For 2015-16, foundational courses available to 2Ls, 3Ls and LLMs that complement the 1L required courses in the field include Public International Law (Mr. Helal, Fall); International Human Rights (Professor Neuman, Fall); Comparative Constitutional Law (Professor V. Jackson, Fall); European Union Legal History (Professor Herzog, Fall); International Finance (Professor Scott, Spring); and International Trade Law (Professor Wu, Spring). The choice among them is likely to be less important, especially for the non-specialist, than the decision to take something in this area.
For students interested in academia, the International Law Workshop provides the opportunity to undertake rigorous analysis of international legal scholarship.
Even for students wishing to specialize in international legal studies, there is no single prescribed path, given the richness of our curriculum and the enormous diversity of student interests. Indeed, we would counsel students to think “outside the box” in putting together their curricular choices.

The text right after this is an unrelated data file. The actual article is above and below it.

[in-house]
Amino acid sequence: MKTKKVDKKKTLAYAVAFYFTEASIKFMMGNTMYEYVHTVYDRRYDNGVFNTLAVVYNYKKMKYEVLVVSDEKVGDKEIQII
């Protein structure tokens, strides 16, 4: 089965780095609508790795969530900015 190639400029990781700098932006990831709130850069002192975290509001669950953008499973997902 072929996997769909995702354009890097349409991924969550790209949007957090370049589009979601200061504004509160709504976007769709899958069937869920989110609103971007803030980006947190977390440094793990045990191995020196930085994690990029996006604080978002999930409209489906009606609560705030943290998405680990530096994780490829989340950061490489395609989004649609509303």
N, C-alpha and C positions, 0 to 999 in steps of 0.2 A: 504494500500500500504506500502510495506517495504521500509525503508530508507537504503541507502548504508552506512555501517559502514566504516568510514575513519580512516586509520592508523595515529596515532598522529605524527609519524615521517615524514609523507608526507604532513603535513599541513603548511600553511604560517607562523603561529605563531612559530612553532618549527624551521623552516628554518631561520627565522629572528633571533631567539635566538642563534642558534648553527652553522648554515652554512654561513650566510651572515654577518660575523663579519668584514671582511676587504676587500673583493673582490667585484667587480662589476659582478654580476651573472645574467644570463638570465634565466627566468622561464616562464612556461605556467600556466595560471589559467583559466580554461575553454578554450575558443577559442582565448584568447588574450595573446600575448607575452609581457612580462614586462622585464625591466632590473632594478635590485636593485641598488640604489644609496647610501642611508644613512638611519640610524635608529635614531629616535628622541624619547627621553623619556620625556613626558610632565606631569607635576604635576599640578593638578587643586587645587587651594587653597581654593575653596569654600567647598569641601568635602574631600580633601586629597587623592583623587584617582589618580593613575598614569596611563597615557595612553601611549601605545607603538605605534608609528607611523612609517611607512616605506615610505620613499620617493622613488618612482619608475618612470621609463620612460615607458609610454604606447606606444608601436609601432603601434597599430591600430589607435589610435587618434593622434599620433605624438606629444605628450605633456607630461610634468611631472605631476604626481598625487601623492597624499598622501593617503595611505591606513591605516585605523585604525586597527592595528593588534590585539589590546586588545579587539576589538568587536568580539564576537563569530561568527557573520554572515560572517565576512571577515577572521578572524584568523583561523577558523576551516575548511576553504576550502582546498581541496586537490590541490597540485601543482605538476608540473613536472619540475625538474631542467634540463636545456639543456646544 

B. Dual Degree and Study Abroad Opportunities
Harvard offers three types of dual degree programs pertinent to students with international interests: (1) The HLS and Cambridge University JD/LLM Joint Degree Program enables students to earn an HLS JD and a Cambridge University LLM in 3.5 years; (2) The HLS-Fletcher School JD/MALD concurrent degree enables students to earn both a JD and a MALD (Masters in Law and Diplomacy) in 4 years; (3) HLS students may also pursue dual degrees involving international studies with the Graduate School of Arts and Sciences, the Harvard Kennedy School, Harvard Business School, and the Harvard School of Public Health. In addition to the Cambridge program, Harvard Law students may apply to spend a JD semester in a law program abroad.
C. Independent Research Opportunities
As the faculty’s research interests increasingly involve international, comparative and foreign law issues, the number of opportunities to involve students in such projects has increased. So it is, by way of example, that recently, Professor Howell Jackson engaged students to assist on a project concerning international securities law and Professor William Alford enlisted student assistance in his pro bono work concerning disability law issues in China. Law School doctoral students include former Supreme Court clerks, law faculty and other leading young lawyers from a host of jurisdictions. Semester or year-long workshops offered in recent years concerned topics including legal education, law and development, comparative criminal law, the normative basis of law-and-economics, and gender and development. Although these workshops may not be offered for credit, JD and LLM students can do independent study papers with faculty in conjunction with them and receive writing credit.